Nearly 30 years in the making, a new intown trail system that unlocks safer, quicker Atlanta BeltLine access for several eastside neighborhoods is mere weeks from being finished.

That’s the word from project leaders the PATH Foundation, who report that Eastside Trolley Trail construction is on pace to be completed early this summer, following earlier weather-related delays.  

The trail section underway now—linking Flat Shoals Avenue in Reynoldstown with Coan Park in Kirkwood—builds on a segment installed by the PATH Foundation prior to Atlanta’s Centennial Olympic Games in the mid-1990s. (Anecdotally, trail users appear to be coexisting peaceably with customers standing in line for popular taqueria El Tesoro, without ever-present restaurant queues taking over the freshly poured trail section in a former traffic lane. It’s early, but the area’s feared Traffic Armageddon also has not materialized—at least not consistently.)

The project broke ground in July and has completed a section near Gilliam Park in Kirkwood.

One sticking point—a gap in the trail around Moreland Avenue—will remain until it’s included in a Georgia Department of Transportation project where Arkwright Place meets that busy corridor. GDOT hasn’t responded to earlier inquiries regarding where that project stands; we’ve asked again this week and will update this story with any new information.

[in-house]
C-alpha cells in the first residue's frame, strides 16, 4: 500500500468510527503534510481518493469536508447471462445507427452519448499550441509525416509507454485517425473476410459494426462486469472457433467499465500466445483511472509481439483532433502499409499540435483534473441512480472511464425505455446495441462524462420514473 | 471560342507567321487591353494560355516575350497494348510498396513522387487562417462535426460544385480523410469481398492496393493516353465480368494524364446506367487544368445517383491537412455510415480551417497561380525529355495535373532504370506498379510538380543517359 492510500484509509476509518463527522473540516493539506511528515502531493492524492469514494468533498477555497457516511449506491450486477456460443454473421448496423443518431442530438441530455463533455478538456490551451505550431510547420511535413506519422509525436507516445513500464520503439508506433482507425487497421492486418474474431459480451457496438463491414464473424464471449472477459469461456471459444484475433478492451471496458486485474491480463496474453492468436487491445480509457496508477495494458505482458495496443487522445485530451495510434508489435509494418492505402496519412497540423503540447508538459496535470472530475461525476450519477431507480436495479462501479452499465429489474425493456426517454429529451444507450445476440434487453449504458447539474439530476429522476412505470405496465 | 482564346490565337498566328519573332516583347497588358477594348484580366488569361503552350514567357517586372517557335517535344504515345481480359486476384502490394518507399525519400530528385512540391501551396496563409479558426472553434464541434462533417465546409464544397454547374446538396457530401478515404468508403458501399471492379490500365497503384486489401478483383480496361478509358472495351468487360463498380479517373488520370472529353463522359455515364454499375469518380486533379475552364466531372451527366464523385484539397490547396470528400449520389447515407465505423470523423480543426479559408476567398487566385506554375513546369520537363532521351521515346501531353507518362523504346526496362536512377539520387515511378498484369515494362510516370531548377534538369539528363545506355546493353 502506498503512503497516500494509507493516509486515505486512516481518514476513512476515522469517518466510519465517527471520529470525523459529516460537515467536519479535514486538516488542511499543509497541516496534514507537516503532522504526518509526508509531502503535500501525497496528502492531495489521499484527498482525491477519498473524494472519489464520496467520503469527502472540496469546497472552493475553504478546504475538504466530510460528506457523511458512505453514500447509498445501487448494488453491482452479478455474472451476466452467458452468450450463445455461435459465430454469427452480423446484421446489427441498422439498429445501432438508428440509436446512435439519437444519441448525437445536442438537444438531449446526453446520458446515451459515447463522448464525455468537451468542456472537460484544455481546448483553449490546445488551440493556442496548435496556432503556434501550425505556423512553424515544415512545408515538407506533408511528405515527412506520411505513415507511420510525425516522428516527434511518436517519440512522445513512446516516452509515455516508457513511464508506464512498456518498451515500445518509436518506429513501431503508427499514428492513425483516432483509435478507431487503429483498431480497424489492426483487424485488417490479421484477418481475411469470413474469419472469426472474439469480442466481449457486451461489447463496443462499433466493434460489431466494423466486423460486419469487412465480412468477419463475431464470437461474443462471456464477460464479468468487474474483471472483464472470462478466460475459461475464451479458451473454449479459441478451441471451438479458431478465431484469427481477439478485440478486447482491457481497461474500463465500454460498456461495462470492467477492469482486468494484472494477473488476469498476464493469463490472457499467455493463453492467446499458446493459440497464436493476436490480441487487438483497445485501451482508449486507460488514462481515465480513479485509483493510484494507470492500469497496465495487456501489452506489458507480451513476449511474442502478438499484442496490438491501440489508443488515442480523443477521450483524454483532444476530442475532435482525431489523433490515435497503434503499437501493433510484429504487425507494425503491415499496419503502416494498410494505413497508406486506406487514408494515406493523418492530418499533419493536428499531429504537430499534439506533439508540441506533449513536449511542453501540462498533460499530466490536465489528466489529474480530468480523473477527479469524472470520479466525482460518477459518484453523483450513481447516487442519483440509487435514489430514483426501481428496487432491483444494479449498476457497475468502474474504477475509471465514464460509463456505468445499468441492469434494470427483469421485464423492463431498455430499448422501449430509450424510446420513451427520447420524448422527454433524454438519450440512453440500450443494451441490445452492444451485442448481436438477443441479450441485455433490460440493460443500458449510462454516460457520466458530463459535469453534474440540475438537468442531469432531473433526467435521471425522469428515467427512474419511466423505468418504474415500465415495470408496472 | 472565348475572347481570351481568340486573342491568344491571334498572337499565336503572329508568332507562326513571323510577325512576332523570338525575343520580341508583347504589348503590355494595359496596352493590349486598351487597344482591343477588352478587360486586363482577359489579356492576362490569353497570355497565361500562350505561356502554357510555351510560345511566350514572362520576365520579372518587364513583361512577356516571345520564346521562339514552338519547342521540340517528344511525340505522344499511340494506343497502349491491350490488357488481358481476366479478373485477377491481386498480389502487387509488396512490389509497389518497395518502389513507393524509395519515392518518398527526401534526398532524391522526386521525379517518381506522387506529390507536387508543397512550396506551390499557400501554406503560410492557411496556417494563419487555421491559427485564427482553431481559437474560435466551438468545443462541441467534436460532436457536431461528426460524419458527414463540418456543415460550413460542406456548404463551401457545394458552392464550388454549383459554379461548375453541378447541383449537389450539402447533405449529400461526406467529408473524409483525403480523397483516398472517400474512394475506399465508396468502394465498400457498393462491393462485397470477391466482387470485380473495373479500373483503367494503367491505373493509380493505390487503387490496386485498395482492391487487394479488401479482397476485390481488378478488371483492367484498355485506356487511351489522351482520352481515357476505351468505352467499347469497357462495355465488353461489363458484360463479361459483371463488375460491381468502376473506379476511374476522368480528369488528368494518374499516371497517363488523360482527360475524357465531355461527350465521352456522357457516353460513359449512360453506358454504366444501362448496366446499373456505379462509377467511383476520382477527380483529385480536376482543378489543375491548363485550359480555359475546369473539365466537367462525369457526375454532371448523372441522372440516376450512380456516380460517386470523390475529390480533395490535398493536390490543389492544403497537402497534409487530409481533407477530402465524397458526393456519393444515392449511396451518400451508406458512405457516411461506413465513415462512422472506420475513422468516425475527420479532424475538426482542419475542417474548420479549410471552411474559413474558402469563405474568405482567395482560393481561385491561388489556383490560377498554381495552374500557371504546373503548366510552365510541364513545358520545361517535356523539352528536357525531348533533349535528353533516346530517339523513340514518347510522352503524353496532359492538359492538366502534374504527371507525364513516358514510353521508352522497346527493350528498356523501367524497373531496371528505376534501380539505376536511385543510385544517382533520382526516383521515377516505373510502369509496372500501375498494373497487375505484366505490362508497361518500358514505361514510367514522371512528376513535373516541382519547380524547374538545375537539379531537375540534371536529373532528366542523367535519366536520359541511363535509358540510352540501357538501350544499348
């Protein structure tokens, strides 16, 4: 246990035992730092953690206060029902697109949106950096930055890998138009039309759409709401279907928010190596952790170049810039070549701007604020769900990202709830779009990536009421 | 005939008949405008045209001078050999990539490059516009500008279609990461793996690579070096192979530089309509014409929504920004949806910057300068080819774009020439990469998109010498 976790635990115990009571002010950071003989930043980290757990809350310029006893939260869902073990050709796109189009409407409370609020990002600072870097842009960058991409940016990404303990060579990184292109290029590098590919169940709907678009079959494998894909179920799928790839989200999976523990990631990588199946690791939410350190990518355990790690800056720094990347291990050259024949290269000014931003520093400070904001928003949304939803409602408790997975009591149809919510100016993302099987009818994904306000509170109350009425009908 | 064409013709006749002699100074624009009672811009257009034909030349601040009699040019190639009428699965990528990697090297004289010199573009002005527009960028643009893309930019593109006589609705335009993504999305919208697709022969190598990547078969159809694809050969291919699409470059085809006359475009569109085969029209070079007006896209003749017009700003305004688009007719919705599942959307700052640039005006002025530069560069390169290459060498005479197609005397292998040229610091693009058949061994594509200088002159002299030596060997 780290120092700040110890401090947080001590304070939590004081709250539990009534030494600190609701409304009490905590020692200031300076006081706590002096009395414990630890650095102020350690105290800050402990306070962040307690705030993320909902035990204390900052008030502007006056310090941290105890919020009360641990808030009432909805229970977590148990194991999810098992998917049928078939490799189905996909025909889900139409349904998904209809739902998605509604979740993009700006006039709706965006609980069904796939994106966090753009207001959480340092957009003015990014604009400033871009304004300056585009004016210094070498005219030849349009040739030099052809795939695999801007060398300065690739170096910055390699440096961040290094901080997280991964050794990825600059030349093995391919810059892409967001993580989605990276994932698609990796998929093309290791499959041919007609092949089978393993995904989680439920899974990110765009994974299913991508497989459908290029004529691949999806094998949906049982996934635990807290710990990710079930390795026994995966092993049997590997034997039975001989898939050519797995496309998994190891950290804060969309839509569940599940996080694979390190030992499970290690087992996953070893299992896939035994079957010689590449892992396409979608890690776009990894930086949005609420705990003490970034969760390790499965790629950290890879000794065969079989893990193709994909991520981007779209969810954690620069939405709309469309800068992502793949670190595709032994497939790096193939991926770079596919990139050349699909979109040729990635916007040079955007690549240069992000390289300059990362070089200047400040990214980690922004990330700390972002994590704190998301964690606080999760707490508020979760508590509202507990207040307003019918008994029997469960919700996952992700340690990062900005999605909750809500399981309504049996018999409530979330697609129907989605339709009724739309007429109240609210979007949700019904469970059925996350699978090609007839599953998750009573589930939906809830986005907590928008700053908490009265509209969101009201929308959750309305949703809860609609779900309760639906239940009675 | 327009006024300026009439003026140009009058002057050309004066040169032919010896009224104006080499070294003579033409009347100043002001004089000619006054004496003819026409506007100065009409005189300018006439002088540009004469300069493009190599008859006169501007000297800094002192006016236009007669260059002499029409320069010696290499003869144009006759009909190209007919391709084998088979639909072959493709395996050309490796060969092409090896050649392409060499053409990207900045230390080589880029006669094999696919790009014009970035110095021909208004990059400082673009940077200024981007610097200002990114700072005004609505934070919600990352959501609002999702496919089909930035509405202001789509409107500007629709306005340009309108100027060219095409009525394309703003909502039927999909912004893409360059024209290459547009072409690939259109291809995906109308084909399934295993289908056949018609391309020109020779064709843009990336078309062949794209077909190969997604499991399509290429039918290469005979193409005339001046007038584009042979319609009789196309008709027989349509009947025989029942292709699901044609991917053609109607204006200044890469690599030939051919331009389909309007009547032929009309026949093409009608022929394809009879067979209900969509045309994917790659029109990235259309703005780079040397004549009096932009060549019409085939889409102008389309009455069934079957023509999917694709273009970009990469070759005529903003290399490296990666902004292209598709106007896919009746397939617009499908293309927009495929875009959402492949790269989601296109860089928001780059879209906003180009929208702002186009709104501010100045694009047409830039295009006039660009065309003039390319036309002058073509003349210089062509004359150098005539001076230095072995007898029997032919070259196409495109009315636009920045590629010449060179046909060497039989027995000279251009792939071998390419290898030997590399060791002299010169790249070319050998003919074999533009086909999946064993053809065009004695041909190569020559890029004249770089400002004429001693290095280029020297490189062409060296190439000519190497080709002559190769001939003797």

GDOT’s plans call for installing a dedicated signal for pedestrians and cyclists at Moreland Avenue, PATH Foundation officials have said.

Cement work on the new trail in Edgewood earlier this year. PATH Foundation

The finished project will provide a nearly two-mile route for non-drivers from the doorstep of Kirkwood’s downtown, along Hosea Williams Drive, back to the BeltLine.

For anyone coming from the BeltLine, the trail starts in a former Reynoldstown vehicle lane on Arkwright Place, a couple of blocks from the Eastside Trail.

The trail’s name is a nod to the historic Atlanta-Decatur trolley car line that once snaked through eastside streets between Cabbagetown and Agnes Scott College.  

The trail veers slightly north where Arkwright Place meets Vannoy Street, as shown earlier this year. Josh Green/Urbanize Atlanta

An updated map showing the scope of Eastside Trolley Trail construction that broke ground in July, along with future links toward other trails. PATH Foundation

Back at the outset of 2022, with the pandemic’s malaise finally starting to subside, we featured a half-dozen “wish list” infrastructure concepts around Atlanta that showed signs of making substantial progress last year.

The Eastside Trolley Trail is the only project among them to fully move forward with construction—and will clearly be the first to finish.

A rendering showing how the PATH Foundation plans to finish the Eastside Trolley Trail at Arkwright Place and Whitefoord Avenue in Edgewood. Popular taqueria El Tesoro is located at bottom left. PATH Foundation


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